Judge reduces bond for Singleton

-A A +A
By Kacie Goode

Nearly two months after his arraignment in court, Danny Singleton’s bond was reduced by half.


Judge Charles C. Simms III agreed to lower Singleton’s bond to $100,000 during a hearing Thursday afternoon in Nelson County. The amount had previously been $200,000.

Singleton was arrested in December and charged with 38 counts of perjury in the first degree.

According to his indictment filed Dec. 16, Singleton made a “material false statement, which he did not believe” while under oath during a testimony for a Nelson County grand jury Sept. 16.

The statements were related to the investigation of Crystal Rogers’ July 3 disappearance.

“I do understand that his bond is at $200,000 cash right now, and that he is a moderate risk,” said Singleton’s attorney John Cook, but he argued as to why the bond should be lowered.

Cook guessed that Singleton’s moderate risk classification was because of a past criminal history, “albeit no felony convictions,” he said. “Nothing anywhere remotely as serious as a felony, much less 38 counts of a felony.”

He also said that if allowed bond, Singleton would live with his adult children in the community.

“He has significant ties with the community,” Cook said. “I do think a $200,000 bond, in light of the Class D felony, is fairly significant,” and one he would never make.

Attorney Chip McKay said the commonwealth opposed any reduction in bond because of the severity of the allegations against Singleton.

“We’re only about a month away from a pretrial conference,” McKay said. “Judge, the allegations in this case, we believe, are very serious.”

“As the court is aware, this case rises out of the investigation into the disappearance of Crystal Rogers in July of last year,” he said.

McKay pointed out that Singleton was an employee of Rogers’ live-in boyfriend, Brooks Houck. Houck is a suspect in Rogers’ disappearance.

“All of the counts of perjury are related to (Singleton’s) answers to the grand jury as to his whereabouts on Friday, July 3, 2015,” McKay said. “We believe he is a flight risk if he is released. We also believe that his safety could be in danger if he is released as well.”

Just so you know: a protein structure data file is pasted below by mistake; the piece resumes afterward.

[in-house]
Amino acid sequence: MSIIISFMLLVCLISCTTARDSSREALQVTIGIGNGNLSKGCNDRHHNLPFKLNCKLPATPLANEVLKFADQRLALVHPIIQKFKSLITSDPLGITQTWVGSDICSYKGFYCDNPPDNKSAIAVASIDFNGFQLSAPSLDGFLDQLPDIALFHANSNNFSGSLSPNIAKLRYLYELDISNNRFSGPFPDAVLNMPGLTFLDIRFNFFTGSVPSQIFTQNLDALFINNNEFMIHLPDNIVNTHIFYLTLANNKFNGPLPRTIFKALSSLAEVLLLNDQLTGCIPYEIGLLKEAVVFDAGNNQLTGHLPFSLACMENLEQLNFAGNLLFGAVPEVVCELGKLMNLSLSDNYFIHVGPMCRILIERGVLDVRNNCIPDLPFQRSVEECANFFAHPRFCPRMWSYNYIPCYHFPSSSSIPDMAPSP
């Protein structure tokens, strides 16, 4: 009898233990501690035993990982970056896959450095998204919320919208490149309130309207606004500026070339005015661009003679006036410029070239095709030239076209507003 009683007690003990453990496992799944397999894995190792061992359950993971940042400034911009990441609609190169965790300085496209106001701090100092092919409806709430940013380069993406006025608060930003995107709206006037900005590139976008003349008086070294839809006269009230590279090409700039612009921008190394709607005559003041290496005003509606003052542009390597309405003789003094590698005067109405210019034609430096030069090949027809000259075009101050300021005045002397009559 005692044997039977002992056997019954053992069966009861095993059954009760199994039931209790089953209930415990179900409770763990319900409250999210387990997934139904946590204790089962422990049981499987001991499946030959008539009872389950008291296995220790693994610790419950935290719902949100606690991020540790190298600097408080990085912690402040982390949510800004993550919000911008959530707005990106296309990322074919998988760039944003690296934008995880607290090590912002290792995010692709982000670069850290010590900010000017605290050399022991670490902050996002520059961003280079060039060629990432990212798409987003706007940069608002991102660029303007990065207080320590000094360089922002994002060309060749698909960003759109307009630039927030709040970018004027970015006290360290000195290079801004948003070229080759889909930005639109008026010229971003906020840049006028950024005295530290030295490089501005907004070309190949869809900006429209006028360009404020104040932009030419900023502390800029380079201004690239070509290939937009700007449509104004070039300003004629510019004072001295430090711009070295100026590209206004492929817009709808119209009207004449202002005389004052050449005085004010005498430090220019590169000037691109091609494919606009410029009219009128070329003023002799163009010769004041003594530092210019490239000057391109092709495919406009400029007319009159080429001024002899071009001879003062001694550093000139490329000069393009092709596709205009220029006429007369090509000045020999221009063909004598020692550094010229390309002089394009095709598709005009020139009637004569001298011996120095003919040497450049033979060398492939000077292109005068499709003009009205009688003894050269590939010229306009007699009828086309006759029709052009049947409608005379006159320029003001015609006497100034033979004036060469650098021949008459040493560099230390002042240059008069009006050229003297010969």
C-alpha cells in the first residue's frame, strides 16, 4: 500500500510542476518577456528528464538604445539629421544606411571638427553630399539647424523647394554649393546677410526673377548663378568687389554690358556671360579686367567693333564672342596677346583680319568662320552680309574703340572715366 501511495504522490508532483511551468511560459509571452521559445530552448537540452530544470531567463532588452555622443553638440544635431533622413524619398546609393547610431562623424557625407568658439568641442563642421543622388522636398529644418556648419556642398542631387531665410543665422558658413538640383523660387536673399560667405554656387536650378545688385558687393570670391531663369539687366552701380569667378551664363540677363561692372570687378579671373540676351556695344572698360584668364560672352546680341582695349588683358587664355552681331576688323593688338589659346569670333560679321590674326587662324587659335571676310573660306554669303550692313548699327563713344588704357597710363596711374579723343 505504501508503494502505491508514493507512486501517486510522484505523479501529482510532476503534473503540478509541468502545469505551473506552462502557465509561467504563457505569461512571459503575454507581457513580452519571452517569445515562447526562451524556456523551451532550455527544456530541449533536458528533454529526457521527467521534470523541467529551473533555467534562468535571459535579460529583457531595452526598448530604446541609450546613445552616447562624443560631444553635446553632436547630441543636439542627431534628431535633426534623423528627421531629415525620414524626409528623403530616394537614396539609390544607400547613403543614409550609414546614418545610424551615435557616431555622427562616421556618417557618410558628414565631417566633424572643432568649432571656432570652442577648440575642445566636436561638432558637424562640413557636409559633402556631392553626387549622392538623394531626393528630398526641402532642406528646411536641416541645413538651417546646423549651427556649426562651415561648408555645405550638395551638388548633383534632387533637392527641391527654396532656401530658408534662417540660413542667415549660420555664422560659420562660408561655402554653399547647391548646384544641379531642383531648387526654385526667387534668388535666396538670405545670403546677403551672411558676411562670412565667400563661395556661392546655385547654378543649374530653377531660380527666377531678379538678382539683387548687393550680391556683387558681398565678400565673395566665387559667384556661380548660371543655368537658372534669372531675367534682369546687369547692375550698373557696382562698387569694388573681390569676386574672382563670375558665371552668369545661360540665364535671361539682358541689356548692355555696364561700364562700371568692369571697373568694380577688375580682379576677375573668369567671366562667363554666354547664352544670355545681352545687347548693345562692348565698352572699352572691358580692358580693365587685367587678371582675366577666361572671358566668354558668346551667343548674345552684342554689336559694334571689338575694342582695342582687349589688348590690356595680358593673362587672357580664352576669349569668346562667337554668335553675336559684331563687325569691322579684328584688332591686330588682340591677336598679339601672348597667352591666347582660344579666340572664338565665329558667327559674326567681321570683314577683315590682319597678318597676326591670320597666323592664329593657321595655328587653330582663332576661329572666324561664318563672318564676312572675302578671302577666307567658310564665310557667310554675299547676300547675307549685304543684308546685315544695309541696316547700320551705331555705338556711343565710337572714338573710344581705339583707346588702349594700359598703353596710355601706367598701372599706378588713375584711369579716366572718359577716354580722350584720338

After hearing both sides, Simms noted that Singleton faces a significant number of charges.

“However, the most time that he could receive on this case would be 20 years, and he would be eligible for parole at 20 percent if any conviction (occurs) in this case,” he said.

With that in mind, Simms, believing it would still ensure Singleton’s appearance in court, reduced the bond to $100,000 cash or property.

“If he makes that bond, he is to be monitored by pretrial services,” Simms said.

Simms also said the court was hoping to have an evidentiary hearing that day “to better know what the alleged lies were about in setting the bond. But we haven’t had any proof here today.”

Cook interjected to remind the court that he had only received discovery that day, and that, to his understanding, “Mr. Singleton testified in front of the grand jury, walked out and was asked about his statements,” Cook said. “… And immediately corrected some misunderstandings. … I’m just as curious as the court is about the evidentiary material.”

“He is certainly interested in resolving this matter,” Cook said, adding that they would make arrangements that day to meet with detectives per a request. “I think Mr. Singleton will continue to be cooperative with law enforcement for any needs they perceive or any questions they may have of him.”

As of press time, the exact statements in question regarding Singleton’s charges had not been publicly released.

Rogers’ parents, Tommy and Sherry Ballard, were in the courtroom Thursday afternoon during Singleton’s hearing.

They said they were disappointed that the bond was reduced.

“We kind of felt that was coming,” Sherry Ballard said. “They can only do so much for what he’s in here for.”

Singleton’s trial is expected to begin in April.